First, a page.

I remember on this occasion just how packed it was. You couldn’t see any dance floor, just a sea of moving people. It was hot, and there was an enormous fan blowing cooler air into the front of the crowd. The hair and dresses of the young women in the front was being ruffled by the wind, and their expressions were of relieved bliss, — whether due to the huge fan or to the groove of Body And Soul is unclear. Ariel was operating the light show right next to me on a kind of slide keyboard. He was very concerned that I draw the shape of his designer glasses correctly.
On this occasion I did not dance very much, which meant I had more time to focus on the drawing, although, I do find that taking a break to dance and let off steam, in the long run helps with focus, clear thought and action, as well as energising the whole process. I usually find I work faster and more decisively, if I am also dancing from time to time.
I am always pretty exhausted at the end of a drawing evening, but sometimes also elated if I had been dancing, and the drawing felt like it was going well. It always requires that extra boost of energy and focus to pack away the tools and materials in an ordered fashion, in readiness for the next time. While doing this I spray-fix the drawing twice, using the liquid fixative and a mouth-propelled spray-diffuser tool, allowing 5 minutes between coats for the fix to dry. Loose, loose, unfixed pastel would simply rub away and smudge in transit. Once dry the drawing is interleaved with a sheet of plain unused paper, carefully rolled and returned to its plastic tube for safe transit. Sometimes I spray-fix the drawing in a half finished state to stabilise the chalk onto the paper, so that I can draw subsequent layers of tone, colour or drawing over the top. There are often 5 or 6 layers of semi-transparent pastel before the drawing is finally finished, and sometimes I leave the final layer unfixed to preserve the tonal range, as fixing reduces the level of opacity as colours tend to become transparent, reducing colours that contain a lot of opaque white. I have to work swiftly at the end as the bouncers and bar staff are harrying me and needing to get home.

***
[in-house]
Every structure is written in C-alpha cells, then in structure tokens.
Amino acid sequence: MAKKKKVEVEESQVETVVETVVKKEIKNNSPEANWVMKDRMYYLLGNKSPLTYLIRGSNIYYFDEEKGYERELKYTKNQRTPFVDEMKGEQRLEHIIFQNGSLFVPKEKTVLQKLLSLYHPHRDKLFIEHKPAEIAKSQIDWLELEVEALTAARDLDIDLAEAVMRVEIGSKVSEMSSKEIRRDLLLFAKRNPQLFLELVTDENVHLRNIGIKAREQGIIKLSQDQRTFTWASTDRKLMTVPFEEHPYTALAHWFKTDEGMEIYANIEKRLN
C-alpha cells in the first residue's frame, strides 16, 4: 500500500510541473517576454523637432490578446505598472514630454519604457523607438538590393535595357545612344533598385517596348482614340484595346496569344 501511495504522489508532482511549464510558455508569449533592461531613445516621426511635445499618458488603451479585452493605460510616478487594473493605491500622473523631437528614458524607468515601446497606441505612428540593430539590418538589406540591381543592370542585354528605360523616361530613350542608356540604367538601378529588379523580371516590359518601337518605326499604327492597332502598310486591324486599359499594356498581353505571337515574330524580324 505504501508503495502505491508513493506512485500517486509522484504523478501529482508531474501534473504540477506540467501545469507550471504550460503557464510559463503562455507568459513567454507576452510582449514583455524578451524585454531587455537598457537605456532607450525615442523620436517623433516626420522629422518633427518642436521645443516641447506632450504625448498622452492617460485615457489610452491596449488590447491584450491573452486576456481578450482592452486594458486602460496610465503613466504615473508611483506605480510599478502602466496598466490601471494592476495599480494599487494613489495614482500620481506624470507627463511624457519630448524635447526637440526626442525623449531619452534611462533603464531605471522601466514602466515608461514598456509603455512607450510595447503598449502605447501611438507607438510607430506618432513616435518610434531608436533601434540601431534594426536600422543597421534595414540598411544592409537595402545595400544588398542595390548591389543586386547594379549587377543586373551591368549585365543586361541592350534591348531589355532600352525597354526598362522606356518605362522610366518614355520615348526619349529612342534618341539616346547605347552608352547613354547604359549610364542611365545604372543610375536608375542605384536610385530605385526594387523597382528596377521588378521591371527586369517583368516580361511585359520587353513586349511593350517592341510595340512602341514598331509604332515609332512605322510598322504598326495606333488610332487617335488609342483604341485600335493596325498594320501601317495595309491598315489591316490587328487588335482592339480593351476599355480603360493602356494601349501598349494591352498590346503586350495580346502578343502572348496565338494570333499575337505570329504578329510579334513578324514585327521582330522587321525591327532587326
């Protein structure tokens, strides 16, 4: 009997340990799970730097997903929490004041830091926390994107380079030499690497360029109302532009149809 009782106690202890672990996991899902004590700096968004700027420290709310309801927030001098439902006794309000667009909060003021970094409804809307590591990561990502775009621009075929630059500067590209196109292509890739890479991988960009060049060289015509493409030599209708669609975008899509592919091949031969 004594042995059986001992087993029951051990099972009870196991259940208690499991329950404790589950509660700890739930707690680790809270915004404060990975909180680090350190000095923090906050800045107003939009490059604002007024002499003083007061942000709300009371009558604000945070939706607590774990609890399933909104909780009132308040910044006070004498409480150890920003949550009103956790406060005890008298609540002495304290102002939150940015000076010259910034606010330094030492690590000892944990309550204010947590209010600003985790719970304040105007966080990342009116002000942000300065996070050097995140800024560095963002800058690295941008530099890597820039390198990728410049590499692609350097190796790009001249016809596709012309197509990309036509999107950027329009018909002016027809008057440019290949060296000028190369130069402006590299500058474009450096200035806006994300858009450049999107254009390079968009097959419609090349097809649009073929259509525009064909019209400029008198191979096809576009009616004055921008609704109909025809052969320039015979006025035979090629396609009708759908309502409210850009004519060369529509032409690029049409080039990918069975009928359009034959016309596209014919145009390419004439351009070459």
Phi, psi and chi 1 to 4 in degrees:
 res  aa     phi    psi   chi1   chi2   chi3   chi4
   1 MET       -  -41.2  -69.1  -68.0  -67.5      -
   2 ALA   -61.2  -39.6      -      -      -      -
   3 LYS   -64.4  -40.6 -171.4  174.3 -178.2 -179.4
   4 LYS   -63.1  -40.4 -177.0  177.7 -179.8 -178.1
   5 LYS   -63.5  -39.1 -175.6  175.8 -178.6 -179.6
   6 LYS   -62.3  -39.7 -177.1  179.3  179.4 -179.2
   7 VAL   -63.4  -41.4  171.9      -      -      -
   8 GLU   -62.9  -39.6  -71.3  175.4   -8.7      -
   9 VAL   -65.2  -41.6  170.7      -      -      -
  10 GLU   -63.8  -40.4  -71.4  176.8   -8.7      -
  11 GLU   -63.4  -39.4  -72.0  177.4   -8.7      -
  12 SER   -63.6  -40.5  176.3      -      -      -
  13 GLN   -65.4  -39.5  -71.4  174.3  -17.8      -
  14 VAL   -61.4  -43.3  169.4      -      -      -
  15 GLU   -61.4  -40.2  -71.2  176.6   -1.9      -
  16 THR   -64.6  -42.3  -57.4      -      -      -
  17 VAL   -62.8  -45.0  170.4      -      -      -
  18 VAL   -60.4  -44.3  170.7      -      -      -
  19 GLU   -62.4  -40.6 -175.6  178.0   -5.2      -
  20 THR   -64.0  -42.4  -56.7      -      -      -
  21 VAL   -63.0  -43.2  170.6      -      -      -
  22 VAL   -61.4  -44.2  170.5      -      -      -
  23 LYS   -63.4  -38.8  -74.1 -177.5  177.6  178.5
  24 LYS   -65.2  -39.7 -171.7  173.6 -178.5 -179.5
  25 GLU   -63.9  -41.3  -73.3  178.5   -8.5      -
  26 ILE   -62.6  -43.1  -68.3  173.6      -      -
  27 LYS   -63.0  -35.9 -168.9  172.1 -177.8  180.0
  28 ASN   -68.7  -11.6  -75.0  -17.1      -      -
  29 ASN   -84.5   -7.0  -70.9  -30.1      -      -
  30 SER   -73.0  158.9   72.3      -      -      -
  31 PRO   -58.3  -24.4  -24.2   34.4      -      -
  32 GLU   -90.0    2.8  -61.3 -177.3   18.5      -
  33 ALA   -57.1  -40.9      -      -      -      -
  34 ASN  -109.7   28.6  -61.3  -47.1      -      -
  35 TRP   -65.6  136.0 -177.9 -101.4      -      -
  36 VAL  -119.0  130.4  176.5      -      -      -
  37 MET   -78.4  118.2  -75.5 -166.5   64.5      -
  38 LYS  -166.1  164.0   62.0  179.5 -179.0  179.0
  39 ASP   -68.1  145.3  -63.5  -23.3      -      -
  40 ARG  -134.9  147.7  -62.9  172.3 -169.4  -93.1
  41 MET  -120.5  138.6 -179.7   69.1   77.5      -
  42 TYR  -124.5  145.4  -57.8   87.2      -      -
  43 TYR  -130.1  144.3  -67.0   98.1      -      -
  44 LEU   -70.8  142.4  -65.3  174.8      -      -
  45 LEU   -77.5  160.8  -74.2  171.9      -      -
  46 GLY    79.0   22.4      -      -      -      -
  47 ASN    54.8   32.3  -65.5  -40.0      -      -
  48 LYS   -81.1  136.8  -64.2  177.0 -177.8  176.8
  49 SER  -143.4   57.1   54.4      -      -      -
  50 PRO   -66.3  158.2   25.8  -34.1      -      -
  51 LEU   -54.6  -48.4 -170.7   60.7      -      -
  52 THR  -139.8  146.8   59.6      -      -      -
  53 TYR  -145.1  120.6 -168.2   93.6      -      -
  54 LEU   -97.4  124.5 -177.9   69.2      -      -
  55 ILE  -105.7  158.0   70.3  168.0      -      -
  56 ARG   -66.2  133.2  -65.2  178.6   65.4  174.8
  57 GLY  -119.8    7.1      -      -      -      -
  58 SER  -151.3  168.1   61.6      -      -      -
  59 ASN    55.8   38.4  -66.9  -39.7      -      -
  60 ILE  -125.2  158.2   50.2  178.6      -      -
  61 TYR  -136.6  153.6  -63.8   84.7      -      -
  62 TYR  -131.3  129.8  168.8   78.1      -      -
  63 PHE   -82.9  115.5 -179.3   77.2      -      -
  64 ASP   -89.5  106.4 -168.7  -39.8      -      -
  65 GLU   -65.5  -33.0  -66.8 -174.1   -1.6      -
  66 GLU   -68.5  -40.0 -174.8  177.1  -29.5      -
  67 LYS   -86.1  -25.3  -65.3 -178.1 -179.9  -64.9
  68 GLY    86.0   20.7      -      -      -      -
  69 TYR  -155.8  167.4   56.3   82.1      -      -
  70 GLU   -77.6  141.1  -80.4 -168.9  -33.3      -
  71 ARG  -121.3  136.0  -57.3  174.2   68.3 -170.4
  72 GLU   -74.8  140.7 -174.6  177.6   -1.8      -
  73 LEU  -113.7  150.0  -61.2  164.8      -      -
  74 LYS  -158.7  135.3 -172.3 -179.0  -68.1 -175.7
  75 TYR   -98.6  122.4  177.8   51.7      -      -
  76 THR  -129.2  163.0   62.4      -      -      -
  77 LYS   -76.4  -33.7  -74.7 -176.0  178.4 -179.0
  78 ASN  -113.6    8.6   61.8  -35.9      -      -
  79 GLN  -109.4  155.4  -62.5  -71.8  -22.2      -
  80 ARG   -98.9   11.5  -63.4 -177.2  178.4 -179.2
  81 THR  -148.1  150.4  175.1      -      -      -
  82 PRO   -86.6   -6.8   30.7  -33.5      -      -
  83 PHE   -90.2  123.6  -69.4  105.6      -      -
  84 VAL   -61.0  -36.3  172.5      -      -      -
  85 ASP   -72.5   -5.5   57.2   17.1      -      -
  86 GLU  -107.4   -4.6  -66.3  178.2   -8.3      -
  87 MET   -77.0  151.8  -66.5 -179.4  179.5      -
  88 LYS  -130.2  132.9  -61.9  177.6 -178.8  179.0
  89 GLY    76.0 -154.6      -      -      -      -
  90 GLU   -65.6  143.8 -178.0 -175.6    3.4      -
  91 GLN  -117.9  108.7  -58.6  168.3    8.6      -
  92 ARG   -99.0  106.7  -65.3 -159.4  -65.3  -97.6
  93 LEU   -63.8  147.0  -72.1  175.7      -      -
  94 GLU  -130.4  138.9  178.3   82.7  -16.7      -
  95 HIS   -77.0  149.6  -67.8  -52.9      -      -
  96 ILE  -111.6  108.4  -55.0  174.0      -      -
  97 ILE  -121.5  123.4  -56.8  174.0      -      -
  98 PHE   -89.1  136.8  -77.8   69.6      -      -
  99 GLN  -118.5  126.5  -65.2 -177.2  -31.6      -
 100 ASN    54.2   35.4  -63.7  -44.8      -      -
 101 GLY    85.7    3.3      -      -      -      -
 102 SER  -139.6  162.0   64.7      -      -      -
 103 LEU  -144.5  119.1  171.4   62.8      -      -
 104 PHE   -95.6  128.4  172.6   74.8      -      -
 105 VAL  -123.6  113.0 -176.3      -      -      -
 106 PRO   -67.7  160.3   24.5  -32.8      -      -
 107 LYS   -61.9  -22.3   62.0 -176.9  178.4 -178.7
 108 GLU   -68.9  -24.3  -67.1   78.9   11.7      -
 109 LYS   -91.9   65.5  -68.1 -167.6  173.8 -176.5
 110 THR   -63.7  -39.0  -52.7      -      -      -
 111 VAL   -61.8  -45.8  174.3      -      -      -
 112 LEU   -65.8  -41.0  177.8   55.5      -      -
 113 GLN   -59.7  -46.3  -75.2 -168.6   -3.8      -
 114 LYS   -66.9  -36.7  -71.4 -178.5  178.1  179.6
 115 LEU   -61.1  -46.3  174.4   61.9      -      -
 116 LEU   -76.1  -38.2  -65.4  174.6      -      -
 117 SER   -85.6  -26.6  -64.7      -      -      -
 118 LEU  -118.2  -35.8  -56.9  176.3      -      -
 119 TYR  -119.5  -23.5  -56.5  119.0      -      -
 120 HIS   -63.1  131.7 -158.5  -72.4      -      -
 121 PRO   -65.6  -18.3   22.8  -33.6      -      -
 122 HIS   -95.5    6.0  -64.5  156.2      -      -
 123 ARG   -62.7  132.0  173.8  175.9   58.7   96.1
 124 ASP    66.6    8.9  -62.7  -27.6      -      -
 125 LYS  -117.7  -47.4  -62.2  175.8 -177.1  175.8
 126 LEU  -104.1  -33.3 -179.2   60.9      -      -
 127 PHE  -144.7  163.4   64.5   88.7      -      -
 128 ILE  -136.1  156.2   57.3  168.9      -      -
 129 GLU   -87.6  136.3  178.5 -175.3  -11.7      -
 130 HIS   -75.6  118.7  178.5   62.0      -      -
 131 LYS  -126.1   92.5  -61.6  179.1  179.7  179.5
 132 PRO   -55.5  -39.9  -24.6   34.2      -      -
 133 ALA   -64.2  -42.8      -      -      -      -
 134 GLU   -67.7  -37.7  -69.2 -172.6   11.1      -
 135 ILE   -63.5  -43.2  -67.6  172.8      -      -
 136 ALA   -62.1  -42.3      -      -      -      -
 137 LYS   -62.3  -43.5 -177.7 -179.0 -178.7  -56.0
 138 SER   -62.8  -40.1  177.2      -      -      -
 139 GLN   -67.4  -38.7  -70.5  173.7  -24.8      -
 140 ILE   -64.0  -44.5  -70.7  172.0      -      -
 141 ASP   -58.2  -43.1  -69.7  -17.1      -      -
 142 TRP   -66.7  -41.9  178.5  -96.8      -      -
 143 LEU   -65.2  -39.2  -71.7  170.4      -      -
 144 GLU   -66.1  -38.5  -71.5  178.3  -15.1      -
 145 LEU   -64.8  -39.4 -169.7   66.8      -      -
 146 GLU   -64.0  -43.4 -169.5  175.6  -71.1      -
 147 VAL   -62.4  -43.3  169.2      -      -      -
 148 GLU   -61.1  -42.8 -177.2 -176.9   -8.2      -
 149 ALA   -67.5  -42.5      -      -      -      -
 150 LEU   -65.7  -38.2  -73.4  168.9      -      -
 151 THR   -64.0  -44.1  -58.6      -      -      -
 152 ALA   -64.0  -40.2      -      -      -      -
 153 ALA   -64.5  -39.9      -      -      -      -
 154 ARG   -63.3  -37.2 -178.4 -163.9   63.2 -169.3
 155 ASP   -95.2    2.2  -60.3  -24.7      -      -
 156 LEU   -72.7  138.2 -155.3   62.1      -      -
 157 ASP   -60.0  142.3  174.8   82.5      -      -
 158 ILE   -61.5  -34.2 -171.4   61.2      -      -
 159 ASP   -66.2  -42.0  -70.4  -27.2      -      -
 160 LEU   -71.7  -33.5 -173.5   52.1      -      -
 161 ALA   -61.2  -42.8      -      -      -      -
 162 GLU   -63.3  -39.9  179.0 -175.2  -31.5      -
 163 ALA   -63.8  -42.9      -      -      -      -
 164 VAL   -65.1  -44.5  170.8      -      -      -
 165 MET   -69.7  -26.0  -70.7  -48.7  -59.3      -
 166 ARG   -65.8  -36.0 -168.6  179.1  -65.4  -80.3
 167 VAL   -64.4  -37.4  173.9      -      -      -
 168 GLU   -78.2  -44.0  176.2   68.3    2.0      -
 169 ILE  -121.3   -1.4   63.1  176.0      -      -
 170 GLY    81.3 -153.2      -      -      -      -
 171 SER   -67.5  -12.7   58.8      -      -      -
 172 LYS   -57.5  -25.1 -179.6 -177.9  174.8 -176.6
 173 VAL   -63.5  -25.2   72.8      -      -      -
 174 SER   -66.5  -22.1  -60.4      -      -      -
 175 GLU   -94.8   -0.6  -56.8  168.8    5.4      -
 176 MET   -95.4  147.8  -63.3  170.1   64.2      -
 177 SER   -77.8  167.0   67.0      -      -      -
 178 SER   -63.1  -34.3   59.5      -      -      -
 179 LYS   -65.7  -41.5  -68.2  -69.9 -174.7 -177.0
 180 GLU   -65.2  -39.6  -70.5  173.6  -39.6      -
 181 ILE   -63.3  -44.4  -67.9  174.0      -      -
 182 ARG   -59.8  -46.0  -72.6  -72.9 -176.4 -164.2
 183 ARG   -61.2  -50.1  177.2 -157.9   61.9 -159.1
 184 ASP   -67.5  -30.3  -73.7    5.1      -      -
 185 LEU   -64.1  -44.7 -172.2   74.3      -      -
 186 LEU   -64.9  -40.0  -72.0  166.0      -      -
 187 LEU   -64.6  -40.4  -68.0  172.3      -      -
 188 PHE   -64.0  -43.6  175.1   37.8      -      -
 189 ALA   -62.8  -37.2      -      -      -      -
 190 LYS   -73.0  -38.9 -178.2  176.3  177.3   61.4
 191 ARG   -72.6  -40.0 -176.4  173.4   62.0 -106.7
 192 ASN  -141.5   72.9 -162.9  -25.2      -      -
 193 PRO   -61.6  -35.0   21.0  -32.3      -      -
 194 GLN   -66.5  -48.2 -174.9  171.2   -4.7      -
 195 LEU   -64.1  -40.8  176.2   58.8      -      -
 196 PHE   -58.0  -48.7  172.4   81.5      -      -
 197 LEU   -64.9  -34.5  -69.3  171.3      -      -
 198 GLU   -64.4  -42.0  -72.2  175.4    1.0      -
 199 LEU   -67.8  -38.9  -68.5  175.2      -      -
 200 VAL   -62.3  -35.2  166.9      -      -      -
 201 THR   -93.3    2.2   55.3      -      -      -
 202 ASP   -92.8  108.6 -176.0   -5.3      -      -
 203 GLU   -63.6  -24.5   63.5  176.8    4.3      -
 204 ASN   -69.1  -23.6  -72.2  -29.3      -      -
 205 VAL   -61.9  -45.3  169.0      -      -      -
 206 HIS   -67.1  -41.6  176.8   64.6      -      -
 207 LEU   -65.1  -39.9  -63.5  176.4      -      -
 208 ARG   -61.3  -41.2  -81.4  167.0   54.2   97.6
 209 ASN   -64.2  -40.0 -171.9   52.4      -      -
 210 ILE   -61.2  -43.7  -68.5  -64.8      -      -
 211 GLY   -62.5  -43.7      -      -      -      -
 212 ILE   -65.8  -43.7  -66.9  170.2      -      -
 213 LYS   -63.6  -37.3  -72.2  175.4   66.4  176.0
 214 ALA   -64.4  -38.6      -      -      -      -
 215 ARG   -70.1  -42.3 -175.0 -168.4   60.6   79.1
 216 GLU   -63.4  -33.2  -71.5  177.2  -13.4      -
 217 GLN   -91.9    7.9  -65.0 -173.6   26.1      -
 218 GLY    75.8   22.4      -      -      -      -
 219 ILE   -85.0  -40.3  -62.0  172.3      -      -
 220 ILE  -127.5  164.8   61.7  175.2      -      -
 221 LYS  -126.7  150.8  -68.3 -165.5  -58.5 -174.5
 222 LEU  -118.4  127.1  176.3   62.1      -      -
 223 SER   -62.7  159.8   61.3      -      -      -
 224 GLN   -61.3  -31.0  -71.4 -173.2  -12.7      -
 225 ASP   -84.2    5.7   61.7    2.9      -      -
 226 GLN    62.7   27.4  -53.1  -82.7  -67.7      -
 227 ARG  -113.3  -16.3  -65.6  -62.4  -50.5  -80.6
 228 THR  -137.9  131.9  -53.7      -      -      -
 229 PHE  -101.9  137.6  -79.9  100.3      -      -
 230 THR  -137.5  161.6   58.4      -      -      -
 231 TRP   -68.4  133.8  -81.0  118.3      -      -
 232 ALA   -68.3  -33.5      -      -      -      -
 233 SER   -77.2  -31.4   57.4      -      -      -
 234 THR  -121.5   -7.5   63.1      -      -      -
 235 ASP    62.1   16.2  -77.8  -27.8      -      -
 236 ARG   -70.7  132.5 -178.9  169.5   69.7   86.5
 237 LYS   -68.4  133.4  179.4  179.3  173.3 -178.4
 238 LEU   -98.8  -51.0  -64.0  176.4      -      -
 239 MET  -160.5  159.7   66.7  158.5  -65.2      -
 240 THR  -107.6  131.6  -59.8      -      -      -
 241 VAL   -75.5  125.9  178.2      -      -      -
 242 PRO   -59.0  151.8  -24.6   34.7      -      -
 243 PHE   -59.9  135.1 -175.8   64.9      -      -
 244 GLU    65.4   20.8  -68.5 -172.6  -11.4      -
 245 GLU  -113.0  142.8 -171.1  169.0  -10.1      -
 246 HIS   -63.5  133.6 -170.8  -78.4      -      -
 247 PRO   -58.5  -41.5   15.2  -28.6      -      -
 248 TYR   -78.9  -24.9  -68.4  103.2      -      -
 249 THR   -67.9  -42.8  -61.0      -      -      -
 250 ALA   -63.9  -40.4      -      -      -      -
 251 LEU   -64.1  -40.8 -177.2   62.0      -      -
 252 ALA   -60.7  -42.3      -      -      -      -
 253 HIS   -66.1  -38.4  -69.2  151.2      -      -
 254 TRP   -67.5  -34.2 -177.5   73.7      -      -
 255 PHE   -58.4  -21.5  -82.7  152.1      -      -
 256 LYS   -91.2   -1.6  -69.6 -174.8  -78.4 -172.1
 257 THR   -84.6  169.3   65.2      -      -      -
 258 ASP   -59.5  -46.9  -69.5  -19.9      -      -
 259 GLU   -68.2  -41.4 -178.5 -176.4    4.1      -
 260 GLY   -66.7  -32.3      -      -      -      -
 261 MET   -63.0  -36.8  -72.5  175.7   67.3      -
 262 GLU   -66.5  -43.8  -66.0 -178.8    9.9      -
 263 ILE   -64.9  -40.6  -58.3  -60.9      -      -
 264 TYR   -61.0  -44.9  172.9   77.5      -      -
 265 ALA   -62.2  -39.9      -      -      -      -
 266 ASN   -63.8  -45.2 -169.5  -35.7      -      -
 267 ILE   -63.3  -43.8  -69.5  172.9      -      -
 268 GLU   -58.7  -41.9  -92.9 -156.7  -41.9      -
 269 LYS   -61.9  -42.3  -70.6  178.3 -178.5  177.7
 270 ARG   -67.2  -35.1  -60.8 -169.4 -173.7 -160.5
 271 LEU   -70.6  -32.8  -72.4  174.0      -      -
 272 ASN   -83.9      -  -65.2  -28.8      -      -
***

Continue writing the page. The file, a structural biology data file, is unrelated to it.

I remember after this particular gig cycling on to another dance event to meet friends at East Village, in Shoreditch, – one of Dr Bob Jones’ special club events marking his 50 years as a Black Music DJ. This was my well earned time-off where I could let my hair down after my drawing friends, dance and hang out with Rocky, Manny and Co. I didn’t have to worry about travel logistics too much from that point on as Manny had offered me a lift home. The Brompton folding bike is one of my most effective tools of all and allows me to take advantage of such offers, whilst always providing a back-up means of homecoming if all else fails.